Friday night I was engaged in an Ocracoke Preservation Society executive committee meeting when DeAnna reminded me that I had agreed to act as auctioneer for a sale of island artifacts after our upcoming general membership meeting. "Oh no," I blurted out, "I made a mistake. I can't be there that night."
After the meeting another member commented that Charles Temple would make a great auctioneer. I decided to call him right away as I rode my bicycle back home. It was an easy request to make. I know Charles has the necessary skills, is committed to community involvement, and would get an adrenaline rush coaxing ever higher bids from his neighbors and friends.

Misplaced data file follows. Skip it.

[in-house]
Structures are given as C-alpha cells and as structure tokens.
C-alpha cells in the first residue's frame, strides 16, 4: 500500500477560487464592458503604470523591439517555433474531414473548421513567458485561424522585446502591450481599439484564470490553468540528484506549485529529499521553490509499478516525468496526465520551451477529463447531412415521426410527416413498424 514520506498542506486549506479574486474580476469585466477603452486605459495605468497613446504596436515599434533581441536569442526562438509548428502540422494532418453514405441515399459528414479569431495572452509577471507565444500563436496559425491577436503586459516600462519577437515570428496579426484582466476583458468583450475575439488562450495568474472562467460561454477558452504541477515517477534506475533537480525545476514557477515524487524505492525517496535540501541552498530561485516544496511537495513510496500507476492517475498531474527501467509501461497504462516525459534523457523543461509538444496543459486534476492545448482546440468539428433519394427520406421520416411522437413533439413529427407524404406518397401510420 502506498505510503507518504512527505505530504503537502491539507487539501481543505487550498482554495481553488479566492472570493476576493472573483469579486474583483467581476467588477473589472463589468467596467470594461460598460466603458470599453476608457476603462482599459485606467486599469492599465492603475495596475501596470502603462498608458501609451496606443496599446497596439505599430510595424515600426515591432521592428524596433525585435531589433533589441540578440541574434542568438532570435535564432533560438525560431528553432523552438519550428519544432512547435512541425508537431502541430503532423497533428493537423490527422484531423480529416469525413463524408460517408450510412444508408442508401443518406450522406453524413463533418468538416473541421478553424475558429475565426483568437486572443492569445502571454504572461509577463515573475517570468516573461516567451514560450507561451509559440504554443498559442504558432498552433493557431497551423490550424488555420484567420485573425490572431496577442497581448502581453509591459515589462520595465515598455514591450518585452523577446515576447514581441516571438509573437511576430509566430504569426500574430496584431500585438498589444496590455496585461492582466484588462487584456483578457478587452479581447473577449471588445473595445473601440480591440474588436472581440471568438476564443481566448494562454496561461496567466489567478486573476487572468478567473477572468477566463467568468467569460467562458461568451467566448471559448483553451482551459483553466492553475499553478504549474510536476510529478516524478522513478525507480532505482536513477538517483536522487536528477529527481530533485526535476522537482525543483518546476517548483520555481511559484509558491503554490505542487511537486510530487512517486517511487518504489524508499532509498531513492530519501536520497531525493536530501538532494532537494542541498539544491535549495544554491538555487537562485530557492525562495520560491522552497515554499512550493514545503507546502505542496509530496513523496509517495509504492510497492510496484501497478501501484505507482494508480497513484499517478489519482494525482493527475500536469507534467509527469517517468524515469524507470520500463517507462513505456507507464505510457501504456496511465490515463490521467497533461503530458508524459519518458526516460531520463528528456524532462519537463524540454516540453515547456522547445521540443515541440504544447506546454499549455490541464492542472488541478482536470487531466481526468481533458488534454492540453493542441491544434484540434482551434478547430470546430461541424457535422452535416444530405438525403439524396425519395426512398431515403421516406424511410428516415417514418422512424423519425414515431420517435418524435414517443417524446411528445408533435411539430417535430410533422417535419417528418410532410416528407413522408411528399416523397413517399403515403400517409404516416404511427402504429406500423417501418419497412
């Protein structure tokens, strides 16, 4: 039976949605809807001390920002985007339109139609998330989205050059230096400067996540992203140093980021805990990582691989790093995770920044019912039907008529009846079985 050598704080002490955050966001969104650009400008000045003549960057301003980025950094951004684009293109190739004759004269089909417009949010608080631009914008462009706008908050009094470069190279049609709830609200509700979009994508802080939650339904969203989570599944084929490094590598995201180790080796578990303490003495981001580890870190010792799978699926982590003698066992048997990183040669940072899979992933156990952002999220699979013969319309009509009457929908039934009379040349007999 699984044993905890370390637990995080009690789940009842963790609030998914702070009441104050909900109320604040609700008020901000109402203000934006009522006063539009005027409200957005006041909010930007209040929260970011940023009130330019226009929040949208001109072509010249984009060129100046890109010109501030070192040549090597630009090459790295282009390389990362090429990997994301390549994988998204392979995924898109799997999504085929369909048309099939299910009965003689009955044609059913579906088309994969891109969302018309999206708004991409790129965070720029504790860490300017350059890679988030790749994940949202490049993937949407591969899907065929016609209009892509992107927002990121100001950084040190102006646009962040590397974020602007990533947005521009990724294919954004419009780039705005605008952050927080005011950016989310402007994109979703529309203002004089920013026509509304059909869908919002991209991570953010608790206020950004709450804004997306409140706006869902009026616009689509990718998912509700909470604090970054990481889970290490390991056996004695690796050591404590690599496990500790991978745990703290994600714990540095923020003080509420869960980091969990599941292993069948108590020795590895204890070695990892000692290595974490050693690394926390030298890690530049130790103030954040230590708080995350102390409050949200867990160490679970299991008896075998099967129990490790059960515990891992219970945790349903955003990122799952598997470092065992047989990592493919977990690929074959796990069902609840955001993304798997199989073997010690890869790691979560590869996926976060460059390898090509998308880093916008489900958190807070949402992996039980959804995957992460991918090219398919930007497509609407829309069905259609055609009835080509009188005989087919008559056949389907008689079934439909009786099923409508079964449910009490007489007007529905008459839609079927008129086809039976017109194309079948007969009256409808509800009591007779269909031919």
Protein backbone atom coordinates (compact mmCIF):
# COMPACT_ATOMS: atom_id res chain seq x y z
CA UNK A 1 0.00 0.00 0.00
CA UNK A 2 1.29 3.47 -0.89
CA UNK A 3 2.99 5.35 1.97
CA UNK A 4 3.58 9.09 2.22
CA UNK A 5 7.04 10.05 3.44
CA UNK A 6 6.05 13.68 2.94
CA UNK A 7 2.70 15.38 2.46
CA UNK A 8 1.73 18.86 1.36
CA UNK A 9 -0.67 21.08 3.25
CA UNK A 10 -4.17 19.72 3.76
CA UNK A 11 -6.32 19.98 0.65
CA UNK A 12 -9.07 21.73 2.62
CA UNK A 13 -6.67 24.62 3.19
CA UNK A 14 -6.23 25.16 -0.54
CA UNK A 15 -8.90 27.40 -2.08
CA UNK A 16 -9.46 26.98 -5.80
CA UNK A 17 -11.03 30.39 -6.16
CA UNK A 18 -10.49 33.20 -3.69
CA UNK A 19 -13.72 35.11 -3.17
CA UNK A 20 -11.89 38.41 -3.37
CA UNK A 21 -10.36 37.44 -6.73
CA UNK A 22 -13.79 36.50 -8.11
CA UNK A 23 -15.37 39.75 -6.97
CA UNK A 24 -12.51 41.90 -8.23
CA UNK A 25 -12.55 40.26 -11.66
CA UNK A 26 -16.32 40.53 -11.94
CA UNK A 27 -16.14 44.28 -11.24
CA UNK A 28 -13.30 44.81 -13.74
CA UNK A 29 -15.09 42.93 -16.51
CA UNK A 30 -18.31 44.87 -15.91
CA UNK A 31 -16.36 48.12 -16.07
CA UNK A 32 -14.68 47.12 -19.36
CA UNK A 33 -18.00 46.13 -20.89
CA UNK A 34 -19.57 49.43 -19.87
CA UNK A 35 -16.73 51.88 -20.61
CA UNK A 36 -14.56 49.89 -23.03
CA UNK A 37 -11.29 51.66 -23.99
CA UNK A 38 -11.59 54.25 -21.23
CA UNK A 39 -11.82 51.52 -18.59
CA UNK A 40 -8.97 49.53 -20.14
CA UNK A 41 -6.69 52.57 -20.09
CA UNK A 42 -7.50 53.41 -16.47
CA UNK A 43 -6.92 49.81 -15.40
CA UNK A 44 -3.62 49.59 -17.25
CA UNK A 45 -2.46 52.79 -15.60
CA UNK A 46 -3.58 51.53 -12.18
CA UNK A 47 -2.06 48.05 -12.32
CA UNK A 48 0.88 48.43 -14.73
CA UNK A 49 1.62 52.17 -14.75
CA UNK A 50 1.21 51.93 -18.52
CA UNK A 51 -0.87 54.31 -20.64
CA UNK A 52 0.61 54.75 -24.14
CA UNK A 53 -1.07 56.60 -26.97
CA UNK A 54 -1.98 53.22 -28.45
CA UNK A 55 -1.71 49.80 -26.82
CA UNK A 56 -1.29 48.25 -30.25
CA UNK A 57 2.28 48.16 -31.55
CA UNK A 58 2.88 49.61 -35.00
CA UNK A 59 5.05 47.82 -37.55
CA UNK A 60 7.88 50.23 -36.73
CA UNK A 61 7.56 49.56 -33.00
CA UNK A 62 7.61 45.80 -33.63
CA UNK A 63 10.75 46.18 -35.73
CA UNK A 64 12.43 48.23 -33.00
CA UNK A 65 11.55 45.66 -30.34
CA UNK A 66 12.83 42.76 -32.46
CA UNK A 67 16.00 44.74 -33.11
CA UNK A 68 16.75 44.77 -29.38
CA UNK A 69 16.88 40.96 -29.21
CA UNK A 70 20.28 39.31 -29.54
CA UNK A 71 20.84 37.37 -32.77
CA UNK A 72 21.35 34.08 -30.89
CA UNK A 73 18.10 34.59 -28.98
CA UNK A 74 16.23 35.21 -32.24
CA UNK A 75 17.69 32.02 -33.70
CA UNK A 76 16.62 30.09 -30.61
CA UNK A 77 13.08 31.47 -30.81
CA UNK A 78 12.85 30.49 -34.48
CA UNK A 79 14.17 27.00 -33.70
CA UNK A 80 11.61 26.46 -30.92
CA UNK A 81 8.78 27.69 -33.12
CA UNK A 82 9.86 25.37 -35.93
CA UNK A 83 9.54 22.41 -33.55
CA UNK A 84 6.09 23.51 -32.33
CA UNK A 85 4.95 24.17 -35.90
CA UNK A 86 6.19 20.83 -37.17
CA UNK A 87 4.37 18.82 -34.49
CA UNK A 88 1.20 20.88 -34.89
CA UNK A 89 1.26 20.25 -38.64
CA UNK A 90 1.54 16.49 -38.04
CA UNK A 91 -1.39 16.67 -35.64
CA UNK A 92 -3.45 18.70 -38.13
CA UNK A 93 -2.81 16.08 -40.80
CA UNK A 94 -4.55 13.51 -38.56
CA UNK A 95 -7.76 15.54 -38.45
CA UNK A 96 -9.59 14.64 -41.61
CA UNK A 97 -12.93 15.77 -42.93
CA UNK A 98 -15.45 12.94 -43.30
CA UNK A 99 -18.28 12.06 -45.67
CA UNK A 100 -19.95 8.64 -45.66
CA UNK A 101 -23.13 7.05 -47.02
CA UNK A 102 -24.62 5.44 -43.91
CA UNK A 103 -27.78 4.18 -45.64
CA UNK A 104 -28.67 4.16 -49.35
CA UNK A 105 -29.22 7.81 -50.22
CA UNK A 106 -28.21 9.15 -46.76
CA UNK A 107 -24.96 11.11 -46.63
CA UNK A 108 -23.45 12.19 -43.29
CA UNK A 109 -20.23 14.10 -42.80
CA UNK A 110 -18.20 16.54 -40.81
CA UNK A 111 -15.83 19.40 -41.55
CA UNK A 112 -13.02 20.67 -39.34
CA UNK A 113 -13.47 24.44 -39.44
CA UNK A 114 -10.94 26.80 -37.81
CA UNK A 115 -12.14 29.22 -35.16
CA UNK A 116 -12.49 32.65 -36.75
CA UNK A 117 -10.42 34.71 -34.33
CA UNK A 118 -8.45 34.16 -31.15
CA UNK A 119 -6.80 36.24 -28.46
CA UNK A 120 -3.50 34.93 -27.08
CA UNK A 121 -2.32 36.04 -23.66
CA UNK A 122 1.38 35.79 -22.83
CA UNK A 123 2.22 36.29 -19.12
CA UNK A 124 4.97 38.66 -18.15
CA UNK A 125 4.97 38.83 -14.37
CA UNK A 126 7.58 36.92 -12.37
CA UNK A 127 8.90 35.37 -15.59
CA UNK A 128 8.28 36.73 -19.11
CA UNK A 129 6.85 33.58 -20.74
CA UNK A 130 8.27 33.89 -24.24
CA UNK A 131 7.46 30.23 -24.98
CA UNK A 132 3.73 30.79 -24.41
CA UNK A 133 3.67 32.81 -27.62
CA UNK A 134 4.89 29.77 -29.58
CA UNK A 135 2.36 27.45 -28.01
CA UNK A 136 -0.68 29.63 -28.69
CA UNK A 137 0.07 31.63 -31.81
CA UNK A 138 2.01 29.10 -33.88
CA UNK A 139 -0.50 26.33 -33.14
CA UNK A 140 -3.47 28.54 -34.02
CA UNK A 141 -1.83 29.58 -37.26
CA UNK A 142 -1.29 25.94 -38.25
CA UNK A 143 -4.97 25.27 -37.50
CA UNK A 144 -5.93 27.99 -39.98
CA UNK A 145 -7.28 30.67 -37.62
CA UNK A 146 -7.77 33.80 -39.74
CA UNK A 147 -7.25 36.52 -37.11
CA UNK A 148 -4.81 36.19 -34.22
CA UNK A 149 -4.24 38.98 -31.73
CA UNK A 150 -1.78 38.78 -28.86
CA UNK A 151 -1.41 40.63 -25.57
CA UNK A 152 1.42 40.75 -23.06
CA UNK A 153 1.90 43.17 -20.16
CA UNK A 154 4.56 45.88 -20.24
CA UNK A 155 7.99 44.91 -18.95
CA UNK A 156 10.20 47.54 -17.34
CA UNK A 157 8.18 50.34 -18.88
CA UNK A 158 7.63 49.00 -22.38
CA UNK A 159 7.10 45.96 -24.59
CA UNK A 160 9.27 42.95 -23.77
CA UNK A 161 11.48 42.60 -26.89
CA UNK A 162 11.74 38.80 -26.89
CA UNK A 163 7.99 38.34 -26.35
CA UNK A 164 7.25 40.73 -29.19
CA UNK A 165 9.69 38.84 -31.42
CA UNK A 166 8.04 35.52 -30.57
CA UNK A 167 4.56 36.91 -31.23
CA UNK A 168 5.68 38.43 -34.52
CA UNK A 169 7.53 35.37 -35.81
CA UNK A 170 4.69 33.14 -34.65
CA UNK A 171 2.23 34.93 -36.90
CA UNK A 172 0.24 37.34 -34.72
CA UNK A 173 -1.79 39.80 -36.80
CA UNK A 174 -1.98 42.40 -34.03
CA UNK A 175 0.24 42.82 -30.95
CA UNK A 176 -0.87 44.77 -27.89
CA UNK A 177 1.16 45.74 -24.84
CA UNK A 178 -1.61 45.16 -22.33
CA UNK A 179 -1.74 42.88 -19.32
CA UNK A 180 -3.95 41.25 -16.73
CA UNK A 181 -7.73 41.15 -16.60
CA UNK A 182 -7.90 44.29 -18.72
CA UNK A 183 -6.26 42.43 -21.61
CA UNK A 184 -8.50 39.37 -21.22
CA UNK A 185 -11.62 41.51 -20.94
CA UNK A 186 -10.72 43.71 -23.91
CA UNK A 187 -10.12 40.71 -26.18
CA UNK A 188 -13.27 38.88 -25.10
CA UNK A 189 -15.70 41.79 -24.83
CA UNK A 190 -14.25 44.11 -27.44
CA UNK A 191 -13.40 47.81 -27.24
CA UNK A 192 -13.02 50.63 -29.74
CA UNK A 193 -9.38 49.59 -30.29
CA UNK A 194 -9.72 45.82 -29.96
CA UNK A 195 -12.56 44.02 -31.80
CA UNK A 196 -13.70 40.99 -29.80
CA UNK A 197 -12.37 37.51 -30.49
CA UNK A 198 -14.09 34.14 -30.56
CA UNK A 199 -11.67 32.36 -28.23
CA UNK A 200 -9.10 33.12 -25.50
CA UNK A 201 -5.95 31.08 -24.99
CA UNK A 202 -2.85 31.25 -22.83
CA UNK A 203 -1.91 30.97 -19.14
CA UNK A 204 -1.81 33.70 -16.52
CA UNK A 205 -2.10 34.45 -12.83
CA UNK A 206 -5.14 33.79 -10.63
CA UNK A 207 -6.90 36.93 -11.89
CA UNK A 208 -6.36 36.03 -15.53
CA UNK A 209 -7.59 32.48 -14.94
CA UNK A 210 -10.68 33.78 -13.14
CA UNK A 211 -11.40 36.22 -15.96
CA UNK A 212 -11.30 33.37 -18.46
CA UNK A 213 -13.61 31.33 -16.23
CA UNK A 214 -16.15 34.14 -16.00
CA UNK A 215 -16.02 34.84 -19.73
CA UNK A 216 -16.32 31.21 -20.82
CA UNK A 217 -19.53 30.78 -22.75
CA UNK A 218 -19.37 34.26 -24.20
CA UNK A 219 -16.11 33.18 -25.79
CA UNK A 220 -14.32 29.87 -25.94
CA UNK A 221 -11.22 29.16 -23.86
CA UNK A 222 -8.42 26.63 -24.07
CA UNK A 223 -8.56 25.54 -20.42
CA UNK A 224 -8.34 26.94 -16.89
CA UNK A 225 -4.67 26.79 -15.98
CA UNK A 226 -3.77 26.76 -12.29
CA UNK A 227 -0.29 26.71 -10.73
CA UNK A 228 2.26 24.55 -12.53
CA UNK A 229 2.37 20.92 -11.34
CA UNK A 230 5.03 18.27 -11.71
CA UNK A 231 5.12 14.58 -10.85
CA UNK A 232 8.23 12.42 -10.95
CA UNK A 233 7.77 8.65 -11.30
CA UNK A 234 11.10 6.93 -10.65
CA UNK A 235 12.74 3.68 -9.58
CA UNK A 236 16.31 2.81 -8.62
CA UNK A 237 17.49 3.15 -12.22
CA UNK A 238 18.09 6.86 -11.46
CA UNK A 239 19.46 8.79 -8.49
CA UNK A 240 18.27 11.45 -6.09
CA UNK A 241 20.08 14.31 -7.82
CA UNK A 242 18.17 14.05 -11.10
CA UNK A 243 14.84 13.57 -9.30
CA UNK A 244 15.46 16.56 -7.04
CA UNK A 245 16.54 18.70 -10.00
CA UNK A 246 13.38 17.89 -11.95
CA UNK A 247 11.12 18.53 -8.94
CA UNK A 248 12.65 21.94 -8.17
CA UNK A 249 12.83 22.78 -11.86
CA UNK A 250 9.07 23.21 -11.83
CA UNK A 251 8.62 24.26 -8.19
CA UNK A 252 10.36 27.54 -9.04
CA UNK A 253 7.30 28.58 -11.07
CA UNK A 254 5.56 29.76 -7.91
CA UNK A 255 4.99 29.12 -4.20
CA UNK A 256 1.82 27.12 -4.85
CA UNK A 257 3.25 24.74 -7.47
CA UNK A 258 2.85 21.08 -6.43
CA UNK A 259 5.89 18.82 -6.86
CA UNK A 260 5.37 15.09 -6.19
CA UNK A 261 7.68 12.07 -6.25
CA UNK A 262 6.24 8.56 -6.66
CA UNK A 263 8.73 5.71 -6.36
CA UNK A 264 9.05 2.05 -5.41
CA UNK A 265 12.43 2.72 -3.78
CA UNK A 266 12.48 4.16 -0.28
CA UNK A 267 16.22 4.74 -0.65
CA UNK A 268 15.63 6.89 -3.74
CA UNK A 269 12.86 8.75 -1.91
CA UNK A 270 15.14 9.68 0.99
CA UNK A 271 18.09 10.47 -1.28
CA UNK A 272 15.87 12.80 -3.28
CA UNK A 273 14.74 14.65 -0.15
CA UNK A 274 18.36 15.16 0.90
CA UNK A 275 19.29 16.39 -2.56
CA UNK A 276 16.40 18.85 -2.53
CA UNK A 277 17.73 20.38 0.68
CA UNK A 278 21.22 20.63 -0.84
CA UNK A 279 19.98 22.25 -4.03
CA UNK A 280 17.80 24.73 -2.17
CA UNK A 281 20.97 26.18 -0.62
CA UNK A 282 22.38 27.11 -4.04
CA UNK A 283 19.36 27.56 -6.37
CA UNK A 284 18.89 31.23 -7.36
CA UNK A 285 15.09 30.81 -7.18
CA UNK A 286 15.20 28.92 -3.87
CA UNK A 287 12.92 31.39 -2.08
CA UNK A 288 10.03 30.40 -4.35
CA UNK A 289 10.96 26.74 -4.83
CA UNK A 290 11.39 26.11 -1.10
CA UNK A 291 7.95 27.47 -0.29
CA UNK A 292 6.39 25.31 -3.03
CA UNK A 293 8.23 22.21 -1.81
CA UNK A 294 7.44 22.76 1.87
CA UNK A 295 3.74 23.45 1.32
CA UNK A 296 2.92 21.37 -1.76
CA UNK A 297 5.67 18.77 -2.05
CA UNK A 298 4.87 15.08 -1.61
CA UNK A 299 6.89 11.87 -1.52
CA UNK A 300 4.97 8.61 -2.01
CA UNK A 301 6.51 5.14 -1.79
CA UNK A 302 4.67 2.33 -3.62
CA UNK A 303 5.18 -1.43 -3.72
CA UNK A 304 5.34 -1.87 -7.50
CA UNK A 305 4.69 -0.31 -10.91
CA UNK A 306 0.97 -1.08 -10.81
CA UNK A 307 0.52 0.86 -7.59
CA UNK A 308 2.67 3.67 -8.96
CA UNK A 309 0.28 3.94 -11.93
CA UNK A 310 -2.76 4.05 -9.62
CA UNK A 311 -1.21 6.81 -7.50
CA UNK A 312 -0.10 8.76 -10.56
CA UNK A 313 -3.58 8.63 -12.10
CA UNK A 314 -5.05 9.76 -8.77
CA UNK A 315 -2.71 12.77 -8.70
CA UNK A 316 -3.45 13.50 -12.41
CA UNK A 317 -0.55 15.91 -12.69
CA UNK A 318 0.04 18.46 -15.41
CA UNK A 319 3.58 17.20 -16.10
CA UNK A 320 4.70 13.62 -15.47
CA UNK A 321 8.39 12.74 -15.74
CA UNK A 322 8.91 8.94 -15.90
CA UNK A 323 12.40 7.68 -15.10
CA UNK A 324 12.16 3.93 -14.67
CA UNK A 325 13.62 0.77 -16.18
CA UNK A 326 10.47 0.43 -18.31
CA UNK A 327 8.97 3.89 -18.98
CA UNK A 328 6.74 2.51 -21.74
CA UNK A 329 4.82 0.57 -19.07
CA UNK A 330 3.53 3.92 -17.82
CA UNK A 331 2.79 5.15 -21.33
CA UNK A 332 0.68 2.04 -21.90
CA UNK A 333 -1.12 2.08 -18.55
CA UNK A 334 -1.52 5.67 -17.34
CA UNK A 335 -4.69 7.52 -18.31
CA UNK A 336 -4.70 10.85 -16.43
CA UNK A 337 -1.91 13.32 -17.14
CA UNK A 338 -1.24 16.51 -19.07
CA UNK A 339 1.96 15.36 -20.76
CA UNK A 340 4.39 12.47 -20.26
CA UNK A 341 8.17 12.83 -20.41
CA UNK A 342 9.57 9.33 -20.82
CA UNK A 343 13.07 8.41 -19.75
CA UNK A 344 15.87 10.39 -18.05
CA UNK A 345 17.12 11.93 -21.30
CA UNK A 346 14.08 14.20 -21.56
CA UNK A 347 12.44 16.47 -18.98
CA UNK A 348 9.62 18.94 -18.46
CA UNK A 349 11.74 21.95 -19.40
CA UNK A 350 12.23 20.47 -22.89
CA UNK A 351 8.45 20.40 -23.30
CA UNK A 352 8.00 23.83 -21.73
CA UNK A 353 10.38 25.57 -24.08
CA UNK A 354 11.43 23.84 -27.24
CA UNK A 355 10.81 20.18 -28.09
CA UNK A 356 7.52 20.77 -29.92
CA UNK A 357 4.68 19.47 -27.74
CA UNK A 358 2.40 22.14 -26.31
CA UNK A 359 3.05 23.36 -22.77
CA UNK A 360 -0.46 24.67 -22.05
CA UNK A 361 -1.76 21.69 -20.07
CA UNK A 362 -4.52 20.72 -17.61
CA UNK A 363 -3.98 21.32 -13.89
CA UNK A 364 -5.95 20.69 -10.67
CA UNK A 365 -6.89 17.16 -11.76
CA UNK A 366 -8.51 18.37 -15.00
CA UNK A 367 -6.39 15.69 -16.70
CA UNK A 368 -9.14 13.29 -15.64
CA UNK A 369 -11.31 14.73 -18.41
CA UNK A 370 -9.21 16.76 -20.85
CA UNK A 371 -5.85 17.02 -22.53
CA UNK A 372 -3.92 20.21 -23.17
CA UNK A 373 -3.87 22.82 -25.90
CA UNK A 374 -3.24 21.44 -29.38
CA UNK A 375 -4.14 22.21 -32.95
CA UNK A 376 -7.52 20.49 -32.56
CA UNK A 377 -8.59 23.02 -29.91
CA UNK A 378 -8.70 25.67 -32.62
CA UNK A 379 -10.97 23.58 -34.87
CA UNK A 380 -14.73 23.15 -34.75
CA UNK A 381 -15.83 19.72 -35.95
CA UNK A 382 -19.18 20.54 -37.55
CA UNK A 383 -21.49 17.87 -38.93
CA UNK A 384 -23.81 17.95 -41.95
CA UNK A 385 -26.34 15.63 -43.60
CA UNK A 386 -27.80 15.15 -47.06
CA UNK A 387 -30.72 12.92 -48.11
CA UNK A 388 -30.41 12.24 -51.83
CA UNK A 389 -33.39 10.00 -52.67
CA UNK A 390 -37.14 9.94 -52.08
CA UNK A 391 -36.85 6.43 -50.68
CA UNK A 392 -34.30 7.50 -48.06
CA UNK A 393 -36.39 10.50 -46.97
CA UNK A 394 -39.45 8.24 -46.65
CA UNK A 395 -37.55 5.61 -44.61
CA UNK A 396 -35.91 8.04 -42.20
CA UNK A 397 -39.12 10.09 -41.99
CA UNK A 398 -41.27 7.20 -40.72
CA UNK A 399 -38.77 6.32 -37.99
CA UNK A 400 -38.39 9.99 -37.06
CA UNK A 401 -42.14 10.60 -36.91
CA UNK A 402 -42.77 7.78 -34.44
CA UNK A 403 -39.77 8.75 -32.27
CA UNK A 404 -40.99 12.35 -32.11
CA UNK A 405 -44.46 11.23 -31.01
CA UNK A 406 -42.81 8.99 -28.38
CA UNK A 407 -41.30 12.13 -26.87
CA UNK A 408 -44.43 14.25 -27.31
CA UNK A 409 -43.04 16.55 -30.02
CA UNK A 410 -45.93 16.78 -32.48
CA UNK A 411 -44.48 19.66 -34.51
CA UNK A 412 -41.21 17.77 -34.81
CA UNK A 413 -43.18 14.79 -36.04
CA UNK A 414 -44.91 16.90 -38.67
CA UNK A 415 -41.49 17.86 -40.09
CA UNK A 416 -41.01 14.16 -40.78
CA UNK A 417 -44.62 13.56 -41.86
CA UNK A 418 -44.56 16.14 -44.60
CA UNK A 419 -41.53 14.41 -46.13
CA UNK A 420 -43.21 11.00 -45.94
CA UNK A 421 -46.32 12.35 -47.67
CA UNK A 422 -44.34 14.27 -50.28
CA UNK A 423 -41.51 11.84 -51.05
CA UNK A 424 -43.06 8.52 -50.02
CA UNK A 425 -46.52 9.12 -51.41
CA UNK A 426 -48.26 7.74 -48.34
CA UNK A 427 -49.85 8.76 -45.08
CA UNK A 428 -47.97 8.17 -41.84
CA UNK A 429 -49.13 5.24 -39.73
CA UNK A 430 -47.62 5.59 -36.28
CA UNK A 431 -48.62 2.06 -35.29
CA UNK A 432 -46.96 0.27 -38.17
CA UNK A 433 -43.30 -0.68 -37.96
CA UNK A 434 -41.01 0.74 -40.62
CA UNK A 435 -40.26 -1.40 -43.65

I was right. He was interested immediately. "What day of the week is the meeting?" he asked.
"I think it's a Friday, but I don't have a calendar in front of me," I answered, "I'm on my bike."
"Me too," Charles said.
Just then I was approaching the curve in the road near Captain's Cargo. An SUV with bright lights drove up close behind me. At the same moment I heard Charles complain that oncoming headlights were blinding him.
As the truck passed me I noticed a bicycle traveling in the other direction, across the street. The rider had a cell phone up to his ear.
"Charles!" I called out.
He wheeled around and we finished our conversation face to face (after a good deal of laughter and talk of "only-on-Ocracoke"...and a mutual agreement that this was a perfect subject for my blog!).
Our latest Ocracoke Newsletter is a reprint of an article Philip wrote about sailing aboard the historic two-masted schooner, Mary E. It was originally published in the Washington Post in 1976. You can read it here: